With the opening of the Capitol Visitor Center just months away, Capitol Police officials are in the midst of preparations designed to ensure the facility operates smoothly — and stays safe — when visitors begin moving through the $621 million center this fall.
[IMGCAP(1)]Chief Phillip Morse is to testify today during a monthly oversight hearing conducted by the Appropriations Subcommittee on the Legislative Branch. There are plenty of CVC-related topics for him to discuss, from the status of overall security planning to more specific safety issues, including how staff-led tours of the Capitol will operate.
Although the CVC will serve to educate the public on the history of the legislative branch, the facility primarily was built as a way to streamline security at the Capitol.
For example, the CVC’s main entrance features multiple magnetometers to help screen large groups of visitors — and that screening process will take place in a concrete and steel room designed to withstand a major blast.
But not everything can be handled with technology — the CVC, as the largest expansion in the history of the Capitol, requires additional officers to patrol it.
Testifying at a budget hearing last week, Morse asked appropriators to provide funding in fiscal 2009 for 10 additional officers. Congress already authorized the hiring of 21 new sworn officers in fiscal 2008.
The department also is requesting $4.9 million to cover overtime costs related to the CVC, including funds for existing personnel to protect the facility until the additional officers are recruited, hired, trained and deployed, Morse told the subcommittee.
Not all the officers patrolling the CVC are expected to be rookies. With the CVC providing a centralized place for visitors to enter the Capitol complex, police officials are studying ways to close or limit the hours of other entrances, Morse said, which could let additional officers transfer to the CVC.
One thing that remains uncertain, however, is if the CVC entrance will be the only way for visitors to enter the Capitol — and officials are expected to hash out the issue today.
Visitors on staff-led tours now access the Capitol via tunnels in the Russell Senate and Cannon House office buildings, but Morse and other security officials have recommended that visitors be allowed to access the Capitol only through the CVC’s main entrance.
The tunnels are not designed to screen large groups and should be open only to Members and staff, security officials argue.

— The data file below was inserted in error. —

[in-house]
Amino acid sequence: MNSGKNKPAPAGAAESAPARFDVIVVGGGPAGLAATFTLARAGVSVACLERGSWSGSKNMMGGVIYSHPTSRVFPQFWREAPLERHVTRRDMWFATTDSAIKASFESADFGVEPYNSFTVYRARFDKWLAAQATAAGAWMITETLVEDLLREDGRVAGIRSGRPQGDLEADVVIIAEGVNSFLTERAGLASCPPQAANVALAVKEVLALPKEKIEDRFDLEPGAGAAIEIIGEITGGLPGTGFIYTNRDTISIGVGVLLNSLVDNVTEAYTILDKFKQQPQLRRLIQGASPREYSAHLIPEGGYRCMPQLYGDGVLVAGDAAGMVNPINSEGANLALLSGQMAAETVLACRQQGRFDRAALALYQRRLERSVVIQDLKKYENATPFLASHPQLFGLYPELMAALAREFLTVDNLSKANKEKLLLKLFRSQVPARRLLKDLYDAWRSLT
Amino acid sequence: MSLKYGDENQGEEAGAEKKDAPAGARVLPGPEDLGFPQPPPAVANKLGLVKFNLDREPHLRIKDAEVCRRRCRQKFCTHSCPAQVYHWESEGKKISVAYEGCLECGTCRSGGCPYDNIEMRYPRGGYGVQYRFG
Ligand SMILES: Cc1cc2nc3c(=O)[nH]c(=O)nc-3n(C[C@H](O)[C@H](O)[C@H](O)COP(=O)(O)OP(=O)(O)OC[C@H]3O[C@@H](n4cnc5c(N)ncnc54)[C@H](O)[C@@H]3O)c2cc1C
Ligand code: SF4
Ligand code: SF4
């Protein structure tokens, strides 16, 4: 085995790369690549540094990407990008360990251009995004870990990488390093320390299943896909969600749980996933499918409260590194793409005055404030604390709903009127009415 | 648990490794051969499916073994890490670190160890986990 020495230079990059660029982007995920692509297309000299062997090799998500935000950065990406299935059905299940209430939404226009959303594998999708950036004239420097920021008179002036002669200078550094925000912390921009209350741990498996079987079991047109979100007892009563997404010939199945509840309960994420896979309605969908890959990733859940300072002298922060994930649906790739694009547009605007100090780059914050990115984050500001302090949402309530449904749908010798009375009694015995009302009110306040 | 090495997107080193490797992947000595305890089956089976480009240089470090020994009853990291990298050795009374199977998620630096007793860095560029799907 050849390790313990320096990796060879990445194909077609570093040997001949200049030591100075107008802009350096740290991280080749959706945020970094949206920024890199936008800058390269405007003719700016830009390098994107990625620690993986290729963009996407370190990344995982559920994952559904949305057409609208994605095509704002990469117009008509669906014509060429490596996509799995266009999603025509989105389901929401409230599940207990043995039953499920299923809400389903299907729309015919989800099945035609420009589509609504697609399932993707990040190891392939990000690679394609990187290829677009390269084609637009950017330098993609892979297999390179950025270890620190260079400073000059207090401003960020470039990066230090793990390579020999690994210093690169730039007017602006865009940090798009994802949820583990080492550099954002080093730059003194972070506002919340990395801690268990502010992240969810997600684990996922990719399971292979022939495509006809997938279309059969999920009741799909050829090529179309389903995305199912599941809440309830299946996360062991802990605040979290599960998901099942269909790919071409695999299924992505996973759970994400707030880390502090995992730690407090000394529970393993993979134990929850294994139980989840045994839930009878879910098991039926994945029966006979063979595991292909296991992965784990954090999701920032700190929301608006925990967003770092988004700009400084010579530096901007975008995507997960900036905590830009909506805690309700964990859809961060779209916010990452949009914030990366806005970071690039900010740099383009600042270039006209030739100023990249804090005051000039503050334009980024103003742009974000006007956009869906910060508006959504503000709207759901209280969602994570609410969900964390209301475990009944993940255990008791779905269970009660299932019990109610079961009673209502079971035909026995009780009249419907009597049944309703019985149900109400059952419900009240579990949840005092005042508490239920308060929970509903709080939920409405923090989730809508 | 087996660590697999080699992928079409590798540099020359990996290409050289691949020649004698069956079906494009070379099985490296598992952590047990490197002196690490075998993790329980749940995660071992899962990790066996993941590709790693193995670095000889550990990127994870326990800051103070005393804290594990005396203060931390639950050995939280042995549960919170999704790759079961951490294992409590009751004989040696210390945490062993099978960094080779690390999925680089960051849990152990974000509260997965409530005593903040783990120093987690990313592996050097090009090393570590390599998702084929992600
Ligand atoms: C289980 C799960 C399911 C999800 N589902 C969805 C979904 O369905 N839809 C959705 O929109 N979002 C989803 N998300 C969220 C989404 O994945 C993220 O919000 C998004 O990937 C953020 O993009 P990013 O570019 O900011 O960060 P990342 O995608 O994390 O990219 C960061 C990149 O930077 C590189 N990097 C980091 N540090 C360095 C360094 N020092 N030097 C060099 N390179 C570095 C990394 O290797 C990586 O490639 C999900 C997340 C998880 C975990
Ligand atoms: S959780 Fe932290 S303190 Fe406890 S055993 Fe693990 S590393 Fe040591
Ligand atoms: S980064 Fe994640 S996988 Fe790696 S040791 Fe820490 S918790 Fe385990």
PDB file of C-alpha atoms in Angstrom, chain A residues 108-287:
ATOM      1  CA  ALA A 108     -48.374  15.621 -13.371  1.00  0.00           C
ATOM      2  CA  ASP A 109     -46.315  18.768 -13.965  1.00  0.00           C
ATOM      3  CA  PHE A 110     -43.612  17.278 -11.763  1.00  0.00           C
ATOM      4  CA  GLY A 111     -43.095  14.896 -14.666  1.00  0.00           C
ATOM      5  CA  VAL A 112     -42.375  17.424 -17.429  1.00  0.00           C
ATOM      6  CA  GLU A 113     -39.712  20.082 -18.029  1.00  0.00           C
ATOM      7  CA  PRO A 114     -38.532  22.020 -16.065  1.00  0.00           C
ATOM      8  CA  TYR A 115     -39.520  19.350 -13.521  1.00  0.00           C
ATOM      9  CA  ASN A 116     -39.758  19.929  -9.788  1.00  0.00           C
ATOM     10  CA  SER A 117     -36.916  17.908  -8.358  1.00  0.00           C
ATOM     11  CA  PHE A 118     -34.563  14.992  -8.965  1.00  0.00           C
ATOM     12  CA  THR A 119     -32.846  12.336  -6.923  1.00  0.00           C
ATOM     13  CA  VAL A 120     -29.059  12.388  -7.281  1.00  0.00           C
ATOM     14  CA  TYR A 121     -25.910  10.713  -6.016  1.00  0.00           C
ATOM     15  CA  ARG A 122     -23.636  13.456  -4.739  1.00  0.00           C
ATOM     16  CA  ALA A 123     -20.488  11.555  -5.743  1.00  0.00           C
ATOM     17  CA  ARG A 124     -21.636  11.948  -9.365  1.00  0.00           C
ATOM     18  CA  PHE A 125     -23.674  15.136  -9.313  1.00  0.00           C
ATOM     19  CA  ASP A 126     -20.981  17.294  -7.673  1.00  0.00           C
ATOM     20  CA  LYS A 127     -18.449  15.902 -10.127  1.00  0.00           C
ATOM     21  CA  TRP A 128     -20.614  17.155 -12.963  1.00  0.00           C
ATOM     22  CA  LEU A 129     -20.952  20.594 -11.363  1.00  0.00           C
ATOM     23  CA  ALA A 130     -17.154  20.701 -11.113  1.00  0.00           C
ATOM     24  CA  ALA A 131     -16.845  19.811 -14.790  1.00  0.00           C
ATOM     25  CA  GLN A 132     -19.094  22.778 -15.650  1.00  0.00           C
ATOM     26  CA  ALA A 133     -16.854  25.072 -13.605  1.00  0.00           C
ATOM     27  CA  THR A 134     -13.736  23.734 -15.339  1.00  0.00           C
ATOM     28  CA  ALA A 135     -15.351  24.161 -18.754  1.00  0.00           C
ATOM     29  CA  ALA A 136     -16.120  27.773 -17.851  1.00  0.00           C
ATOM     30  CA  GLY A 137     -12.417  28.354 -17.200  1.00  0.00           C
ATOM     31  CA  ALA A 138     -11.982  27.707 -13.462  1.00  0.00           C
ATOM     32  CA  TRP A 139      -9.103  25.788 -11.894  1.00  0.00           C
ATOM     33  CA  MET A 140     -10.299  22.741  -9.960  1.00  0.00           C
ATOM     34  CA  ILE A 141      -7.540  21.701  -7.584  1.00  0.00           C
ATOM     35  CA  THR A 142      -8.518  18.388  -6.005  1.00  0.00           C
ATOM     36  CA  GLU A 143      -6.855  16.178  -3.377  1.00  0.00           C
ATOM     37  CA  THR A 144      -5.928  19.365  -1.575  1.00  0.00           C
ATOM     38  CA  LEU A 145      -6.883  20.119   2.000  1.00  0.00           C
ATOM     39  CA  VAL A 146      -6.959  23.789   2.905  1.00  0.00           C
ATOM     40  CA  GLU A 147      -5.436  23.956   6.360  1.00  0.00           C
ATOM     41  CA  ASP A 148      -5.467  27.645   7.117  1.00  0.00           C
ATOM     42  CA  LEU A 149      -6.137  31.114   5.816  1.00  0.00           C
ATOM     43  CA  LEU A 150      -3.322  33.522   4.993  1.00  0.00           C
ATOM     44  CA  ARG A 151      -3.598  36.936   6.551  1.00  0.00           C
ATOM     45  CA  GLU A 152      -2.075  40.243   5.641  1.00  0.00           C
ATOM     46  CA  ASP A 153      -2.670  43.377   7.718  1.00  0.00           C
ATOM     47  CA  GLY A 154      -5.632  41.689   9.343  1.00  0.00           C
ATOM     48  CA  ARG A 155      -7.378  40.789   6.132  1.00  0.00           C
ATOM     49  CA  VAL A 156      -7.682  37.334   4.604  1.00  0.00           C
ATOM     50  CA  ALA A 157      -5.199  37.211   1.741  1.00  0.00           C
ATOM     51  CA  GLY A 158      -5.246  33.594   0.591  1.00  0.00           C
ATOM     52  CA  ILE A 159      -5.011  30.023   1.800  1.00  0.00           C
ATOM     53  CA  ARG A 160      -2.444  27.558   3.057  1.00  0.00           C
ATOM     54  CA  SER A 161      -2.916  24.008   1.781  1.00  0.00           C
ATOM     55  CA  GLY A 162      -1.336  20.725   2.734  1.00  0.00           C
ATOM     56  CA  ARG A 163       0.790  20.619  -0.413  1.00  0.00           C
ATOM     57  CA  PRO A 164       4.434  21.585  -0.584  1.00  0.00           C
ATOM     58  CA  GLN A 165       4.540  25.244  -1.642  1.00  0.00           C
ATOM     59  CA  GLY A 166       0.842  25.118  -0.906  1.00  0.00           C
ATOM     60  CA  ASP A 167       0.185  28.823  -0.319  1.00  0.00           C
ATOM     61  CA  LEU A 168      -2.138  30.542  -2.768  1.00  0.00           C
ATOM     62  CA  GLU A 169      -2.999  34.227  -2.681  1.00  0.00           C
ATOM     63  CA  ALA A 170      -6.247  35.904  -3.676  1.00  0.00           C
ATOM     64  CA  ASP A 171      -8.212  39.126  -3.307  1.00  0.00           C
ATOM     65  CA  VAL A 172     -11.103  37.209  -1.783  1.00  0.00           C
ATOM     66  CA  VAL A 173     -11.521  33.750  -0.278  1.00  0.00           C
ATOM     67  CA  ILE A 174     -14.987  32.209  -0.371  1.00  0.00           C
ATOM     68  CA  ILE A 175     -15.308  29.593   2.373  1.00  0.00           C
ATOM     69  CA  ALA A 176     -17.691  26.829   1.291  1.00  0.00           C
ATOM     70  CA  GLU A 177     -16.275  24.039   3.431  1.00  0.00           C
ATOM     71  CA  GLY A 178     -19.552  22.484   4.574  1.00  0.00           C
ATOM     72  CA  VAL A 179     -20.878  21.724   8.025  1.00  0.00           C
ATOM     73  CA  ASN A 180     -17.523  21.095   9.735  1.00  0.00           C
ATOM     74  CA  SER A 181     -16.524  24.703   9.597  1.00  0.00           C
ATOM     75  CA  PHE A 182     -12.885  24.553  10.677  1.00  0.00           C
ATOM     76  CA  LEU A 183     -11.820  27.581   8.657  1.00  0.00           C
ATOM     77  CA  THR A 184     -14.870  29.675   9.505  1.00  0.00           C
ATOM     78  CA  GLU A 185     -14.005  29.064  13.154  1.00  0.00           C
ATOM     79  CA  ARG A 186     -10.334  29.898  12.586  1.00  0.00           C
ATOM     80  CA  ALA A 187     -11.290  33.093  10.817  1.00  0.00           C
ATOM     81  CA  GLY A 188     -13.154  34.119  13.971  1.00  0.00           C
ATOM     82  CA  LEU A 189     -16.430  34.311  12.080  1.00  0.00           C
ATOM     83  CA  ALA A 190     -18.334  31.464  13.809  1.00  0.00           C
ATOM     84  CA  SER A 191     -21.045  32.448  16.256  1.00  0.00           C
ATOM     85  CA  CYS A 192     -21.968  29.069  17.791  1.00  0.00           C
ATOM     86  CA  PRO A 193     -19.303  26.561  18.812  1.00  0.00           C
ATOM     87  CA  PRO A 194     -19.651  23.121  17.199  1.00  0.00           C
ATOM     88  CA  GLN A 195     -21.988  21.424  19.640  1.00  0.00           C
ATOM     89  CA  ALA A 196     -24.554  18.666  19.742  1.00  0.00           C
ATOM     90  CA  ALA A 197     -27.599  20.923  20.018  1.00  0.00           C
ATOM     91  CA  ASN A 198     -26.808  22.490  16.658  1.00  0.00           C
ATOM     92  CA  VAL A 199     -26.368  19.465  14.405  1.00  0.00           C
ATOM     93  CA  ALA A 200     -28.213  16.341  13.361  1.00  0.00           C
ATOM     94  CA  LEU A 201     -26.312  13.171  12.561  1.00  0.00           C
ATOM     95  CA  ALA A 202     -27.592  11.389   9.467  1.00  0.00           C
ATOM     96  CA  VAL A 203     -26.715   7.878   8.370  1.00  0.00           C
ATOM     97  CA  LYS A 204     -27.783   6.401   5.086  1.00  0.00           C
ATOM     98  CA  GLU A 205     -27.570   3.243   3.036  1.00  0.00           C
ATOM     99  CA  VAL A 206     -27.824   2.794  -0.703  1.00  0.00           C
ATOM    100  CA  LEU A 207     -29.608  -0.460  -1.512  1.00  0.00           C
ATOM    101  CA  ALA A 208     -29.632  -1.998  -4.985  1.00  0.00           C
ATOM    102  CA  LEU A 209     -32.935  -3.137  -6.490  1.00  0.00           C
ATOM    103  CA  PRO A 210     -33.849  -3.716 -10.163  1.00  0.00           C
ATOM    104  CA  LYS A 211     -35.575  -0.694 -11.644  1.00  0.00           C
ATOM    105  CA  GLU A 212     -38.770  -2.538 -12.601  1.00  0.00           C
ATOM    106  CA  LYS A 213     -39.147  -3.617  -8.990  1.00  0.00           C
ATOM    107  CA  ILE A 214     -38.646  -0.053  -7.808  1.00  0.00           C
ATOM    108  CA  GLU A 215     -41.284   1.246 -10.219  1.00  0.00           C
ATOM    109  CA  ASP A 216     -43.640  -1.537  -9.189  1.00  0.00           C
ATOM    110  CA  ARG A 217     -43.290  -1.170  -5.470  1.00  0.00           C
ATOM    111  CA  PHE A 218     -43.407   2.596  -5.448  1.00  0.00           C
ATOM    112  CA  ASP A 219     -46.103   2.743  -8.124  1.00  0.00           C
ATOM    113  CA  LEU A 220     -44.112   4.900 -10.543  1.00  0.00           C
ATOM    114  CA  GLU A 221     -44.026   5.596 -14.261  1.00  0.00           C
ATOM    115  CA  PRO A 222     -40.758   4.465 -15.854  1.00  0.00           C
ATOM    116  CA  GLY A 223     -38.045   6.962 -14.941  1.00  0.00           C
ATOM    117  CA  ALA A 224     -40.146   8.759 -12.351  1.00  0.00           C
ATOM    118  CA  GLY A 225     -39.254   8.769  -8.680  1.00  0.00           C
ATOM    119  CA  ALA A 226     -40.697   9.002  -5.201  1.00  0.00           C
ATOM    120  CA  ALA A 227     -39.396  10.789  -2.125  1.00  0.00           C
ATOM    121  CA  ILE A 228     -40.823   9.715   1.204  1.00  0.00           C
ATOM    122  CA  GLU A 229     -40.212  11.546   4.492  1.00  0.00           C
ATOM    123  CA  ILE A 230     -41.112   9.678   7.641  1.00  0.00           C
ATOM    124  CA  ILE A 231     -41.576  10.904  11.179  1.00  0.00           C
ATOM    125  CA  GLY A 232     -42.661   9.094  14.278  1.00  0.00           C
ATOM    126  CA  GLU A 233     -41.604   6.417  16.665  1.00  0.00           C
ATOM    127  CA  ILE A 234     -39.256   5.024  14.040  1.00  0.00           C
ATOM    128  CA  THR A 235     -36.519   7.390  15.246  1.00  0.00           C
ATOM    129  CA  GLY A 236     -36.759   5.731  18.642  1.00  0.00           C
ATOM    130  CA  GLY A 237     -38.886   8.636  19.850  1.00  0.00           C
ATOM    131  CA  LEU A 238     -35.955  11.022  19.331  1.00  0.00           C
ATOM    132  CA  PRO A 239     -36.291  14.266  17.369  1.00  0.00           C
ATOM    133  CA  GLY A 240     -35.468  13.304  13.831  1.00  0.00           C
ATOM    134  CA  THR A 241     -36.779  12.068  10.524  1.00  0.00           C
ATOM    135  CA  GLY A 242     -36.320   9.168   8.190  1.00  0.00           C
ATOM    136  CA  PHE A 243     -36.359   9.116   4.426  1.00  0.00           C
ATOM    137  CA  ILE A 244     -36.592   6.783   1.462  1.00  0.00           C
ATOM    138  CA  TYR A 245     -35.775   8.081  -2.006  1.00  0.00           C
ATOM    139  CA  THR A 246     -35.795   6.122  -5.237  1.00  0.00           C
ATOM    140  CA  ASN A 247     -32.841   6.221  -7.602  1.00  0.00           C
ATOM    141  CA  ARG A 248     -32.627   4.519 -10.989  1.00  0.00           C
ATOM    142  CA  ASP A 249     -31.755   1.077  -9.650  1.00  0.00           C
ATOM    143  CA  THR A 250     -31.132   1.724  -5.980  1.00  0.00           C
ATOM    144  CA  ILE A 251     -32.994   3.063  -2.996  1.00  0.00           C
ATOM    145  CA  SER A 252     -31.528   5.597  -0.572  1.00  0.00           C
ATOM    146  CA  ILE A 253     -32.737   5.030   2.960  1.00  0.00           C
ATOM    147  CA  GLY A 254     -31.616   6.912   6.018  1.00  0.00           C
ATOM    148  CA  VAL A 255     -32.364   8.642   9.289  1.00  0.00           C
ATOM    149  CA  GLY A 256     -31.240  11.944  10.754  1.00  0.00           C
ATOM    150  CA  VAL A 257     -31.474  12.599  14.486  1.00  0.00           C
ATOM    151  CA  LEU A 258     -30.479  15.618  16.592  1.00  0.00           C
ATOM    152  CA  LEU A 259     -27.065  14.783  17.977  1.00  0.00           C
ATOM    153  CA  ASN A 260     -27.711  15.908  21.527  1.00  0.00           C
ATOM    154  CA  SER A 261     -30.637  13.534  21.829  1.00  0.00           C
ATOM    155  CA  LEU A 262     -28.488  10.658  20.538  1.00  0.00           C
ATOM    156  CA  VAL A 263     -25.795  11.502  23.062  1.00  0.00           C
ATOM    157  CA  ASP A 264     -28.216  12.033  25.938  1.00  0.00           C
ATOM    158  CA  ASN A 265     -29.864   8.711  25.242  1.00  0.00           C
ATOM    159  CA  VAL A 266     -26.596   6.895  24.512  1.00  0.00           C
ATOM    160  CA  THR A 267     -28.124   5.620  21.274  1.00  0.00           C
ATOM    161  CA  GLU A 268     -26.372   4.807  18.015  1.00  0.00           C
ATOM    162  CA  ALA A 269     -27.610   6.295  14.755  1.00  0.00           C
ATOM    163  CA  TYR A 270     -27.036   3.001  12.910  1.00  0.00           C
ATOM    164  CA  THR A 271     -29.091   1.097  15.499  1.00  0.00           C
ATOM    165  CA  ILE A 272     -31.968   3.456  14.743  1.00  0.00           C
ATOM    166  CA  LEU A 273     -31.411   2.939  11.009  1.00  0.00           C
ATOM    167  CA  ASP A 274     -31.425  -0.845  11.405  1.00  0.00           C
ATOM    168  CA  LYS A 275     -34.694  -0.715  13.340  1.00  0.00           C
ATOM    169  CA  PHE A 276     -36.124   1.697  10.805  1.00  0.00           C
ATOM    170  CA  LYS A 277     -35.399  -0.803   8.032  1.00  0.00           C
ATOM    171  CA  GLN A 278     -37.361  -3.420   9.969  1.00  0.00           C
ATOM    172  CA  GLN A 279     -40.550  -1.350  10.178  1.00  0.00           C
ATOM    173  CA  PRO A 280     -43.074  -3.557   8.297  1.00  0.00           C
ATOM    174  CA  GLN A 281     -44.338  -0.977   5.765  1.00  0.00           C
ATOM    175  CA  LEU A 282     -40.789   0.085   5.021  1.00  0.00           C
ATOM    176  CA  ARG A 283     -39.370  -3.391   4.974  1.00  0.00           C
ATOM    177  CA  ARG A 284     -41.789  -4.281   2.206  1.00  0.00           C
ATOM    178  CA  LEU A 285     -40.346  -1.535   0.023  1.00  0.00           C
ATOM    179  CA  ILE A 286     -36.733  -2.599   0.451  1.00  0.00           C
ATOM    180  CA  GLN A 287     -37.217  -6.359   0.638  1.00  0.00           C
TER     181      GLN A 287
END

But several Members have complained that forcing visitors to enter through the CVC rather than the tunnels could create an inconvenience for some visitors, who might be forced to wait outside in extreme weather should the CVC lines get too long.
Another issue to be addressed today is how tour groups will arrive at the center.
Under current proposals, visitors traveling on private tour buses would get to the CVC by walking from a drop-off point on the West Front of the Capitol or by riding a special Circulator bus from Union Station, which would cost $1 and drop people off directly at the site.
The reason? Security officials worry that the private buses, with their concealed luggage compartments, are a perfect place to hide an explosive. With that in mind, officials last year banned those buses from streets surrounding the CVC site.
But Members, again seeking to ensure that visitors have easy access to the site, recently asked acting Architect of the Capitol Stephen Ayers to draft new transportation plans for the site, and Morse is expected to share his thoughts today.
CVC Project Executive Bernie Ungar also is slated to testify, as is Terrie Rouse, the CVC’s chief executive officer for visitor services. Government Accountability Office analyst Terry Dorn is expected to be on hand to give his assessment of the CVC’s process.
The hearing is scheduled to begin at 1:30 p.m. in Room 2359 of the Rayburn House Office Building.
Although several tours typically are given of the CVC site each day, news photographers haven’t been allowed to take pictures of the site for months now.
Citing security concerns, AOC officials have prohibited photography of the site while contractors test the facility’s complex fire- and life-safety systems. The only photos available are those provided by the AOC itself. (In case you were wondering, it has been a year since Roll Call was allowed in to take pictures.)
But new photos could soon be on the way. CVC officials have announced they are preparing to host a media day to unveil the new facility — although they have yet to announce a date.